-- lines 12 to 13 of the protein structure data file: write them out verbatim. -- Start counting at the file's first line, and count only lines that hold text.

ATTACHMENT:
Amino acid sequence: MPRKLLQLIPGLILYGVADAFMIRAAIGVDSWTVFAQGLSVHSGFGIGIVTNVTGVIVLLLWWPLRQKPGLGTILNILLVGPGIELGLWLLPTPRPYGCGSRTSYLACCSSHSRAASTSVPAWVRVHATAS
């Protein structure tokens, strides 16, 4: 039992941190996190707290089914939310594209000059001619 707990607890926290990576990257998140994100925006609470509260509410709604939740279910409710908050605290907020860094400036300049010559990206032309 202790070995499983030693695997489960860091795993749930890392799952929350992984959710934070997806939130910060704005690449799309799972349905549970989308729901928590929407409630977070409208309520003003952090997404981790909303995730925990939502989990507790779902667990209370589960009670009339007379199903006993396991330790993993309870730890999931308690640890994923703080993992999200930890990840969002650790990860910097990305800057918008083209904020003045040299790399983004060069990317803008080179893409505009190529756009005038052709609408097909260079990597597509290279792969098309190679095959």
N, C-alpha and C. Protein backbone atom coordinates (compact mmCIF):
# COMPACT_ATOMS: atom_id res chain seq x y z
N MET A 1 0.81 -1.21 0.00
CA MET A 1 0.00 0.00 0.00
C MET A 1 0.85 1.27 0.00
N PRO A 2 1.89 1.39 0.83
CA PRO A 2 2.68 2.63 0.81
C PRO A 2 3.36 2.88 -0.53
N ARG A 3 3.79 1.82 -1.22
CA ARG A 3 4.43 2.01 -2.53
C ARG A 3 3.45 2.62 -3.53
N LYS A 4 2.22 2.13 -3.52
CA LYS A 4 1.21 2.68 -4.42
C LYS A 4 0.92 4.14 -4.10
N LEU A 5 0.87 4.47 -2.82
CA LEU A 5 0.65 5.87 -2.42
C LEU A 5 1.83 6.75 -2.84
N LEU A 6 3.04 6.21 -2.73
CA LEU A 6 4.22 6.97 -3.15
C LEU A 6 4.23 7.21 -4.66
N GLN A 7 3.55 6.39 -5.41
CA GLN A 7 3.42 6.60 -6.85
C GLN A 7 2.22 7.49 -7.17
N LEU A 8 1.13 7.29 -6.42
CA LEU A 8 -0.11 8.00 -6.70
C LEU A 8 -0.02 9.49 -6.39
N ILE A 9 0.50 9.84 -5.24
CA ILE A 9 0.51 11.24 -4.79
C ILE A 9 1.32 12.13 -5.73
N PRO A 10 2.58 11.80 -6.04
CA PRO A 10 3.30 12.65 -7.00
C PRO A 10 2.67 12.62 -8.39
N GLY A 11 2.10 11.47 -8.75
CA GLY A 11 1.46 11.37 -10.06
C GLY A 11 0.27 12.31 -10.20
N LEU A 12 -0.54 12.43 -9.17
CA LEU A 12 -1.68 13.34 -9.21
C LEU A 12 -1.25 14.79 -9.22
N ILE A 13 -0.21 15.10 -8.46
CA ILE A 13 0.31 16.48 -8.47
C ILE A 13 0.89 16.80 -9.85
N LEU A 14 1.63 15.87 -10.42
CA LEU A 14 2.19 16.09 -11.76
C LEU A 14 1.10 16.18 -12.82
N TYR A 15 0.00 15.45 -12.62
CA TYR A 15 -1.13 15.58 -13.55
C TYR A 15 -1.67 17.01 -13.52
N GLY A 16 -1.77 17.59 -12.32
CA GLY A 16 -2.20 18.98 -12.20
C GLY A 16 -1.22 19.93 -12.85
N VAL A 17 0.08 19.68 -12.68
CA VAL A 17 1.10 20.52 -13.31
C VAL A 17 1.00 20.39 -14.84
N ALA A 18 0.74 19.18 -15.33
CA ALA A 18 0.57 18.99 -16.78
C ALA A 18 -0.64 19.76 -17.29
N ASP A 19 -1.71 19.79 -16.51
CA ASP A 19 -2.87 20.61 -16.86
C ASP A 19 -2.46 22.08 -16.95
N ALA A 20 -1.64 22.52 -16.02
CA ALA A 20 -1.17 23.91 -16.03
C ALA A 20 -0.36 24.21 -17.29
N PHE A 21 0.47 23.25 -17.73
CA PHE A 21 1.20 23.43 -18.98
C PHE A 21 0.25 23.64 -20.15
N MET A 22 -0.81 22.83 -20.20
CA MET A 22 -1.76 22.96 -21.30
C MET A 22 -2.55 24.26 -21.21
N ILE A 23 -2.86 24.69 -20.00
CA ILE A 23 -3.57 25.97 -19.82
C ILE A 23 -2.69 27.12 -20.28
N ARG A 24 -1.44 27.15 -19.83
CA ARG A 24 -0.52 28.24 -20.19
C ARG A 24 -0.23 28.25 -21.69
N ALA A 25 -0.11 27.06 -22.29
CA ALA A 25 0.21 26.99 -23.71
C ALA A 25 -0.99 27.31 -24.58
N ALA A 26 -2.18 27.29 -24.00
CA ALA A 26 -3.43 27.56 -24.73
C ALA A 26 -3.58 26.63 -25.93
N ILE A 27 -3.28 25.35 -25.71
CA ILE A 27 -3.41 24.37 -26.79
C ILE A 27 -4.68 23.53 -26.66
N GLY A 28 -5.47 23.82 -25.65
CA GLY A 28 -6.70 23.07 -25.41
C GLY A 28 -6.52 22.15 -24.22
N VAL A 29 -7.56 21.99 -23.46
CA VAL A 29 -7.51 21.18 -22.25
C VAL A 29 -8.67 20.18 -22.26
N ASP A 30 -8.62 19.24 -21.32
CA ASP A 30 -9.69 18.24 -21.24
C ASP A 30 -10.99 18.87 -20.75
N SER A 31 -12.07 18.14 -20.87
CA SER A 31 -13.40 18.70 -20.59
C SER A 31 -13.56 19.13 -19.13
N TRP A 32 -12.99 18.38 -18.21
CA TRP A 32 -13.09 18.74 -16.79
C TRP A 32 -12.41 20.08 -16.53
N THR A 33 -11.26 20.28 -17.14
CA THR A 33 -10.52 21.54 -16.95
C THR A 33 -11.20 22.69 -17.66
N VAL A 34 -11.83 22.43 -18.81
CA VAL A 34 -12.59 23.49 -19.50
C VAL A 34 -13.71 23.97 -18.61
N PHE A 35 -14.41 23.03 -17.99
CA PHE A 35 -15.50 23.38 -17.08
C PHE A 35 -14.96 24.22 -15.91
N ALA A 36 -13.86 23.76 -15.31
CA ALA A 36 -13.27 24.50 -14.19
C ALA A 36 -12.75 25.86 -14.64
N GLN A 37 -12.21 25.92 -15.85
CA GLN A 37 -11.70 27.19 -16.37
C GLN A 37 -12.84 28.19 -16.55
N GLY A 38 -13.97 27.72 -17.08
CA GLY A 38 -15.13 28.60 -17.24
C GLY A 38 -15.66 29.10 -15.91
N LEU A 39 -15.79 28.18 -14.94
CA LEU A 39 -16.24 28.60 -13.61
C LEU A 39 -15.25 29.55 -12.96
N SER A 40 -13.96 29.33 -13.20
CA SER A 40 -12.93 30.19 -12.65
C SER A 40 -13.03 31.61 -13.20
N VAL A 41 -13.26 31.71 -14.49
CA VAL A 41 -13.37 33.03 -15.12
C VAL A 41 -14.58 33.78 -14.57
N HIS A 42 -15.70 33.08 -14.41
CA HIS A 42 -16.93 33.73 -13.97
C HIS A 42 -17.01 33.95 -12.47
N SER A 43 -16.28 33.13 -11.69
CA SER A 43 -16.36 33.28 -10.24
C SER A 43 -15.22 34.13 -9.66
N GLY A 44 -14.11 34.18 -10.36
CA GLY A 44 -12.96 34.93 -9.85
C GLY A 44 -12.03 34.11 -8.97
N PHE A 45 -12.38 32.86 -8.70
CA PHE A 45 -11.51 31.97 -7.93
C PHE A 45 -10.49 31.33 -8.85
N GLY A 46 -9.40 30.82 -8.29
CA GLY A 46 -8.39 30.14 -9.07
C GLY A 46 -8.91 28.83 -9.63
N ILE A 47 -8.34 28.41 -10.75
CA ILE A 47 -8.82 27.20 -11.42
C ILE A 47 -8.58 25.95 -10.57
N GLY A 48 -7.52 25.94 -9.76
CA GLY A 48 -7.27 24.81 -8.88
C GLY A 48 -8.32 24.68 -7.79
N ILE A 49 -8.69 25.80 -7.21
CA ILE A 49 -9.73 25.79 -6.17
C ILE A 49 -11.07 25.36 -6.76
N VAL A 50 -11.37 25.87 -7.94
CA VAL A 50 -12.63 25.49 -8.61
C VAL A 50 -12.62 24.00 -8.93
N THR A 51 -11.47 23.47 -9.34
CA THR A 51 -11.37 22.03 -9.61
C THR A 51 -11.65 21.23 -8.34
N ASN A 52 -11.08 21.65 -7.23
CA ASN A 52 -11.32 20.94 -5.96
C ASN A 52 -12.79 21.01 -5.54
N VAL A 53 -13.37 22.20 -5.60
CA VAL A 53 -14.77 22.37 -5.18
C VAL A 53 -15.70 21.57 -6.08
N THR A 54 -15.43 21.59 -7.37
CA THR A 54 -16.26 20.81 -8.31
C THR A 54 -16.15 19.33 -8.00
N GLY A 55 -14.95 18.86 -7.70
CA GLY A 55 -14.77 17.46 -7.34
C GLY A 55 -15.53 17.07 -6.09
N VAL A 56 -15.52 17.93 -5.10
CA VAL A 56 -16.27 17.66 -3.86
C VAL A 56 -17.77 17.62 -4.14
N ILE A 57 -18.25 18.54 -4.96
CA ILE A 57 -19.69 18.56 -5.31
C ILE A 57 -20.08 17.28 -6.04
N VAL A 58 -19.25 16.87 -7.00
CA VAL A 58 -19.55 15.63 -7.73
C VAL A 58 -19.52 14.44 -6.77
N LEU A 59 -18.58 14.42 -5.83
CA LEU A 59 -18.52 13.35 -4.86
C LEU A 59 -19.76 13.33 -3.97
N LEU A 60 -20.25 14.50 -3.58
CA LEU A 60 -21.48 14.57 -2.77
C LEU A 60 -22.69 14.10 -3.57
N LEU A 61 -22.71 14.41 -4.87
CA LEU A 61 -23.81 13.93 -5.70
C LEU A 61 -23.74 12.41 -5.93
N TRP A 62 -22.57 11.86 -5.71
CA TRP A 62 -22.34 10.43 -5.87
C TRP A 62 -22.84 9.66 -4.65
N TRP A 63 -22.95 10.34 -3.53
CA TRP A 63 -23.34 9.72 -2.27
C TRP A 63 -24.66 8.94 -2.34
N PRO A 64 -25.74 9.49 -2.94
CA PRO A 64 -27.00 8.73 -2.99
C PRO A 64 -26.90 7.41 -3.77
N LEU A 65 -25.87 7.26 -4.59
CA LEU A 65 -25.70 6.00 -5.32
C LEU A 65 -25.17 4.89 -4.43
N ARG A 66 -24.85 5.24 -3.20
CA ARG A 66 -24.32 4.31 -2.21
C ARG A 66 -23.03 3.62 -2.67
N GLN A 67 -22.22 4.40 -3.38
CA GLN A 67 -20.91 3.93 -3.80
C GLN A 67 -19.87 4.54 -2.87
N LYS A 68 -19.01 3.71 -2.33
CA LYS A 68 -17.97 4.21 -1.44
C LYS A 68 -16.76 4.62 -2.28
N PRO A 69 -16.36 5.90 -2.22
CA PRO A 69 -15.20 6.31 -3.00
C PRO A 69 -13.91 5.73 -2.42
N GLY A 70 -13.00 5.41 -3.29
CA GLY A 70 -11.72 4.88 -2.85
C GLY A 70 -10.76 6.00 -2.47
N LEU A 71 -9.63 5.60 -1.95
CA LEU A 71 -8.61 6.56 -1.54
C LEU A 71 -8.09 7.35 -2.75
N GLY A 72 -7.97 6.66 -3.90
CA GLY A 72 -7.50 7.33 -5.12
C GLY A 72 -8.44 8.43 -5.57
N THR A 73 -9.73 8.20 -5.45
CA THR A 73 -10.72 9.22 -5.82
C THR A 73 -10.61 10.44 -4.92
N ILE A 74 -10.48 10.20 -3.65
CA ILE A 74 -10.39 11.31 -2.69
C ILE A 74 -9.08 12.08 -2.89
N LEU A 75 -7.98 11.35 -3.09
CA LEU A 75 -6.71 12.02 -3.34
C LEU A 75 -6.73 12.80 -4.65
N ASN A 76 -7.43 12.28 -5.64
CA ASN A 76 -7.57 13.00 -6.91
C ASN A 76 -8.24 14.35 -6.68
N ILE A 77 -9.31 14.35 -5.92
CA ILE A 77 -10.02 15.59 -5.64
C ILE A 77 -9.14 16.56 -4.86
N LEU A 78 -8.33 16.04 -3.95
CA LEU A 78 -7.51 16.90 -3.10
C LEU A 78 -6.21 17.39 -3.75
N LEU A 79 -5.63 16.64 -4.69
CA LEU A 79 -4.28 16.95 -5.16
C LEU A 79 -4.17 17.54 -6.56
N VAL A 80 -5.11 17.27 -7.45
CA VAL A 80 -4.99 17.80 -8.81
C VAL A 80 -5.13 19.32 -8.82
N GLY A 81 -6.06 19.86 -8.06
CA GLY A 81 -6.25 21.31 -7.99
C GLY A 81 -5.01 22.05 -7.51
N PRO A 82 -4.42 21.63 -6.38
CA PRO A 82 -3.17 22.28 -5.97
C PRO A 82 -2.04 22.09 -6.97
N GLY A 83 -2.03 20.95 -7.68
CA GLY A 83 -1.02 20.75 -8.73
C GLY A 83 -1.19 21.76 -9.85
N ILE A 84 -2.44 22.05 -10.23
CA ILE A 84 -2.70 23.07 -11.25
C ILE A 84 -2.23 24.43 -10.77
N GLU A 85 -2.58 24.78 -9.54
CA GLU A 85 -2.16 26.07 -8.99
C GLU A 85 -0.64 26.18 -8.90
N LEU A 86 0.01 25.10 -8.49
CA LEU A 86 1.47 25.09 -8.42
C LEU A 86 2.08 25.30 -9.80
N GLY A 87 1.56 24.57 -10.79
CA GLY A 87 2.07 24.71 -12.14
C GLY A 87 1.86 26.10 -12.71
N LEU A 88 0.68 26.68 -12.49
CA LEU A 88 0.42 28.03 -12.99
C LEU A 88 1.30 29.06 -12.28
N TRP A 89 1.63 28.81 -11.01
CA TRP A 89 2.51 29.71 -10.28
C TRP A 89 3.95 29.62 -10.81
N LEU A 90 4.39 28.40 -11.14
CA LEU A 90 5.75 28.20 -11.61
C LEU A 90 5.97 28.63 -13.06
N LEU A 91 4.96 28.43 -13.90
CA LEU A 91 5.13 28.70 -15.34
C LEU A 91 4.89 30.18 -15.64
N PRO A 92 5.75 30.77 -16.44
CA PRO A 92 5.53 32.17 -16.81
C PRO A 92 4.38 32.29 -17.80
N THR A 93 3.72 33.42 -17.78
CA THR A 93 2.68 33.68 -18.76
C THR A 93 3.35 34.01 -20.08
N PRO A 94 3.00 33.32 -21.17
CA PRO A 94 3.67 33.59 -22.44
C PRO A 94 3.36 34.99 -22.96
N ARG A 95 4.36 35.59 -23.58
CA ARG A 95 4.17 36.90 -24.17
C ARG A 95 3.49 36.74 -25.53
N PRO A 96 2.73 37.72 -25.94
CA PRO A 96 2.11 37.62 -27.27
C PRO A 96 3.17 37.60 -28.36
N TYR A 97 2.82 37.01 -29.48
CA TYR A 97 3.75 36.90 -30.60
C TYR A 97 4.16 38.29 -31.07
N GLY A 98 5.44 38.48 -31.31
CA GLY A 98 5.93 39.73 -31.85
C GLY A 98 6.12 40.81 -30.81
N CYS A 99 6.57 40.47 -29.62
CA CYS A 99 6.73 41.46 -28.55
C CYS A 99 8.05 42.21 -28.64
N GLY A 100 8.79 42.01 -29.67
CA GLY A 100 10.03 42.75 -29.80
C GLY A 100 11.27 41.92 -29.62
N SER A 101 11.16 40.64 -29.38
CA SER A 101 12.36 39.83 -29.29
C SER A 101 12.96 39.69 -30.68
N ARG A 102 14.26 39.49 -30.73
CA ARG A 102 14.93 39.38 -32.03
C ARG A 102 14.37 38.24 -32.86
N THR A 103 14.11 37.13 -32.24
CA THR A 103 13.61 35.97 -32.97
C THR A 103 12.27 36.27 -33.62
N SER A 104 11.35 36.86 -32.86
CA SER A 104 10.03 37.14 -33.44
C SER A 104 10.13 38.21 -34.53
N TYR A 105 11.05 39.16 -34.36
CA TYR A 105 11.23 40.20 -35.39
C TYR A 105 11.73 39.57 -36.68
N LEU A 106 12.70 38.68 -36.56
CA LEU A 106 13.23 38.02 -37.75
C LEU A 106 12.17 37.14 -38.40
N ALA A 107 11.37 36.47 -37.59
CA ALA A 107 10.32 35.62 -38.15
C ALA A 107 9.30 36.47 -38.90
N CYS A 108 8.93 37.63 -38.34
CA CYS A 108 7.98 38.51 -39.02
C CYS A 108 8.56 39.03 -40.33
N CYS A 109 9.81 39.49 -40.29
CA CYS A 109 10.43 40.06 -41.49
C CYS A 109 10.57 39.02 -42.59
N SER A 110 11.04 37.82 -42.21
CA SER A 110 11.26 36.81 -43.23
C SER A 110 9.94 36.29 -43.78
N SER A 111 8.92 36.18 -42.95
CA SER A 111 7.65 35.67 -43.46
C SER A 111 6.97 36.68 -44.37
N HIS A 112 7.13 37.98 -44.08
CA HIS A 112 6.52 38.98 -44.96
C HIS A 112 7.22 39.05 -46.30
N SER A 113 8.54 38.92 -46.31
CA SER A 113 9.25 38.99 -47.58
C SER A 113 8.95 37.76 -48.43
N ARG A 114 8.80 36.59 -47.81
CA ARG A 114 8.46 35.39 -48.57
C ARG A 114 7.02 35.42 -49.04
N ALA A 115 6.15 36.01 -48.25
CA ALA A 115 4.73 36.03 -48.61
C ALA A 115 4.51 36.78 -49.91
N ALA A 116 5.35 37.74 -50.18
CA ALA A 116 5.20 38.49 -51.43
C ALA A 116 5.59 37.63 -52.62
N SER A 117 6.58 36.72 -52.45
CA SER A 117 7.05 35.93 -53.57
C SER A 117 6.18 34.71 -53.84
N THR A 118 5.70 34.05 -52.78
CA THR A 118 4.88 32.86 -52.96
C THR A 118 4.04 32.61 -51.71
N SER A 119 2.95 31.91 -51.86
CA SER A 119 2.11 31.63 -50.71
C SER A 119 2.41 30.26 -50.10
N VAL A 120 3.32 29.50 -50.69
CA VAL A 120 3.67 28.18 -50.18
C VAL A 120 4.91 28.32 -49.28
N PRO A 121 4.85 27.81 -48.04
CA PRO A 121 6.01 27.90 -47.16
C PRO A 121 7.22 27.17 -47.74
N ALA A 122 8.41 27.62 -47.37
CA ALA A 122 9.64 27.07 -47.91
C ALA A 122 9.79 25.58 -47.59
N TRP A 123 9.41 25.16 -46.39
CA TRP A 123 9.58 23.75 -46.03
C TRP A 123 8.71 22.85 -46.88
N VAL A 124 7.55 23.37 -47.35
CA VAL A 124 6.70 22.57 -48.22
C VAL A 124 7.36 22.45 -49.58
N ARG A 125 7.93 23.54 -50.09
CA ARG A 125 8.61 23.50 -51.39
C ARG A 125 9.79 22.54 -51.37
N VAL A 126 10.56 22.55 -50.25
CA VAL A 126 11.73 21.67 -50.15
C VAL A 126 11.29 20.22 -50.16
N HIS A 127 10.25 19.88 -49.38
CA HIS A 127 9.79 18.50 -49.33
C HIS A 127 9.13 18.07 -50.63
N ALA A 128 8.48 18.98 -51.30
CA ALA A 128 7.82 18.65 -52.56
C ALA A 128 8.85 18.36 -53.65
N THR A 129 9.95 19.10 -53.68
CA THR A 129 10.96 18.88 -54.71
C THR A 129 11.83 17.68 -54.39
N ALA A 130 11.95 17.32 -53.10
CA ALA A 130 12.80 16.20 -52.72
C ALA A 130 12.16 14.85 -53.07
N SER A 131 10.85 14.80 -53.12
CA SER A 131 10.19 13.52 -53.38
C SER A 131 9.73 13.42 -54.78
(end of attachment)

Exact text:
CA ARG A 3 4.43 2.01 -2.53
C ARG A 3 3.45 2.62 -3.53